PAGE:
He turns up every semester, and he is always is a boy, not a young man, or a young adult, so I feel no qualms about the possible sexism in identifying him this way. Female students are annoying in their own ways, too, but That Boy has qualities all his own, and his attitudes to women are part of the issue and part of the reason that he is so hard to deal with.
He’s usually good-looking – for the conventional value of good looking. Not interesting-looking, not actually attractive, but good-looking. He knows it, and he expects a certain level of deference from females (he calls them “females”, in his head, not women). He’s in the class because he needs it for something else, not because he is interested in the subject matter, and because of this, and because he is used to having things he needs provided for him, he expects the female teacher in the class to give him what he needs – which is an A, or possibly an A-.
He’s not actually going to put in any effort himself in order to get what he wants, mind you. He might come to class if he isn’t too busy, or if he’s bored or lonely and looking for some attention. He treats assignments as if she’s asking him a favour. He’ll interupt the professor at any point in her lecture in order to have her attend to his needs; doesn’t matter what she’s talking about, he needs to know, right now, why she can’t just tell him the essay topic instead of forcing him to think of one for himself, or if he really needs 6 academic sources for his research paper. If he could ask her to get him a beer, he would; he uses that tone.
He has very strong ideas about what is appropriate content for the course, too, and will argue strenuously with the professor if she attempts to challenge him. He will always try to turn a discussion of women or feminism into a dismissive put down of the entire subject. If the professor is lecturing rather than directing discussion, he will express his views via eye-rolling and other non-verbal communication.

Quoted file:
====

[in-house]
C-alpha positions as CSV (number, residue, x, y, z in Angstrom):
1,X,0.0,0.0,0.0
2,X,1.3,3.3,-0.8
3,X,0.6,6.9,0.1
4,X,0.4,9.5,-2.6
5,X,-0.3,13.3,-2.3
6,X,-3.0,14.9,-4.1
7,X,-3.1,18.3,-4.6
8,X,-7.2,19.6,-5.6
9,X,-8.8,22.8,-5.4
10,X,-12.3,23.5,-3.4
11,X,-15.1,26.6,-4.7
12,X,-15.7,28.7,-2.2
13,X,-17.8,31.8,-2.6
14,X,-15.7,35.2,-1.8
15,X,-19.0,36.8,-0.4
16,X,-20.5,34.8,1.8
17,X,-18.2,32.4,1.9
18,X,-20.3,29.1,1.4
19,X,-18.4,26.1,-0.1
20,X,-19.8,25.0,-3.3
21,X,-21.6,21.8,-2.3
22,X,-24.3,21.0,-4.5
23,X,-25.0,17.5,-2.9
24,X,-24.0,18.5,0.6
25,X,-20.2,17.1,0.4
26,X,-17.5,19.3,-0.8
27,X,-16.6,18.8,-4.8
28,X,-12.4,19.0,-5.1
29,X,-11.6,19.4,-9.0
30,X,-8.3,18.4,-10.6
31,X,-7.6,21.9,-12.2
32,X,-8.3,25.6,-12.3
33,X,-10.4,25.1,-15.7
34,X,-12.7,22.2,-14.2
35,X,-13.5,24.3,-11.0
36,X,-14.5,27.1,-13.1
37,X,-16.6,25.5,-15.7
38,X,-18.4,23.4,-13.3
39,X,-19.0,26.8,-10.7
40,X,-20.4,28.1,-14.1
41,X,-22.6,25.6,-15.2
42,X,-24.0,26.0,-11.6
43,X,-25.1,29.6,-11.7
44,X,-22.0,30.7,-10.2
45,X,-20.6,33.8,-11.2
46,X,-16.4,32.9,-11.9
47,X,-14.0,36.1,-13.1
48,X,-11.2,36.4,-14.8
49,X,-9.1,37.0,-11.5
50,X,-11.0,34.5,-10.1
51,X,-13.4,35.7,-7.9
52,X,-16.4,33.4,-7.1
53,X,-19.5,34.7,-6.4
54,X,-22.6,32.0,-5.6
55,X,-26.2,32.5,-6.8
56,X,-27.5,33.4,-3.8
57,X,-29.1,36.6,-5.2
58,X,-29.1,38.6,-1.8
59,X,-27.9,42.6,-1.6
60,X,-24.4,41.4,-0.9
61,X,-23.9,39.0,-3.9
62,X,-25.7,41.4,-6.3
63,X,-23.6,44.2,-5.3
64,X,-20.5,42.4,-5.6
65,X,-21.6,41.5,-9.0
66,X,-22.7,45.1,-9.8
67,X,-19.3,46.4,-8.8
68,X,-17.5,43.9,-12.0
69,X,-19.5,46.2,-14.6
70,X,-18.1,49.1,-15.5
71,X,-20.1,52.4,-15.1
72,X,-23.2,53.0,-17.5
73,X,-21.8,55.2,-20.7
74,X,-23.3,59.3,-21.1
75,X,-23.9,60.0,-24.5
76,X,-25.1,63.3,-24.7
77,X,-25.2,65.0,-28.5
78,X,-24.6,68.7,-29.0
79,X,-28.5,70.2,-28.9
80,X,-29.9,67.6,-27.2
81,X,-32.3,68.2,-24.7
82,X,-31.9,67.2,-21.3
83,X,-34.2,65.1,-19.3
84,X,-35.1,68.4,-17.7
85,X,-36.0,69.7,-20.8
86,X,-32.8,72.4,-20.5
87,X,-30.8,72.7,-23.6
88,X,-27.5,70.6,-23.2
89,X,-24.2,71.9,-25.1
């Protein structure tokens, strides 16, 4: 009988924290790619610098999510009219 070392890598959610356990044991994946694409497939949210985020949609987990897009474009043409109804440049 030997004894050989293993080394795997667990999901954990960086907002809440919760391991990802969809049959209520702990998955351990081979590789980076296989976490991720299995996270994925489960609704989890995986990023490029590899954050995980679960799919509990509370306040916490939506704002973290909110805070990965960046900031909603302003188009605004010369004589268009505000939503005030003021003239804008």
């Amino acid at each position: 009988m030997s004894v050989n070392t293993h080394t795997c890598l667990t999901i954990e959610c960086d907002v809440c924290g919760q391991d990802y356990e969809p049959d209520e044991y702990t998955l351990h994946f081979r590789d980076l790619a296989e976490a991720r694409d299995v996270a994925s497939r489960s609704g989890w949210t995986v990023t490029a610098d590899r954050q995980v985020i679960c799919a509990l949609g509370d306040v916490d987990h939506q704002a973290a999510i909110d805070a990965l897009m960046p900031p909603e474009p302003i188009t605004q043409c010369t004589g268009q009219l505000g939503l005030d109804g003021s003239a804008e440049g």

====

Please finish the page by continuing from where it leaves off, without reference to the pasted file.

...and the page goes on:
Rules and requirements don’t apply to him. If he decides not to do any research, or to use Dr. Phil as an authority on marriage in Medieval English Literature, that should be totally fine with her. She has no right to judge him, anyway (she’s only a woman). He will argue about his grade, and if he doesn’t get what he wants, he will try going over her head. He won’t take responsibility for his shoddy work; instead, he comes to one-on-one meetings and asks “What have you got against me?”
If you recognise that boy, I bet you are, or you have, a woman teacher. Male professors don’t seem to encounter That Boy; which is another symptom of his attitudes. The worst thing about him is that he makes academic interactions into personal conflicts. He puts the professor on the defensive, undermines her confidence. Some semesters, it takes all her energy to deal with him, or defend herself against him. Some semesters, he wins.
This is a story of hope. Of how, this semester, I learned that I am not alone in the struggle against That Boy. But I also learned that the fight is important, because I am not the only woman in the classroom he is putting on edge.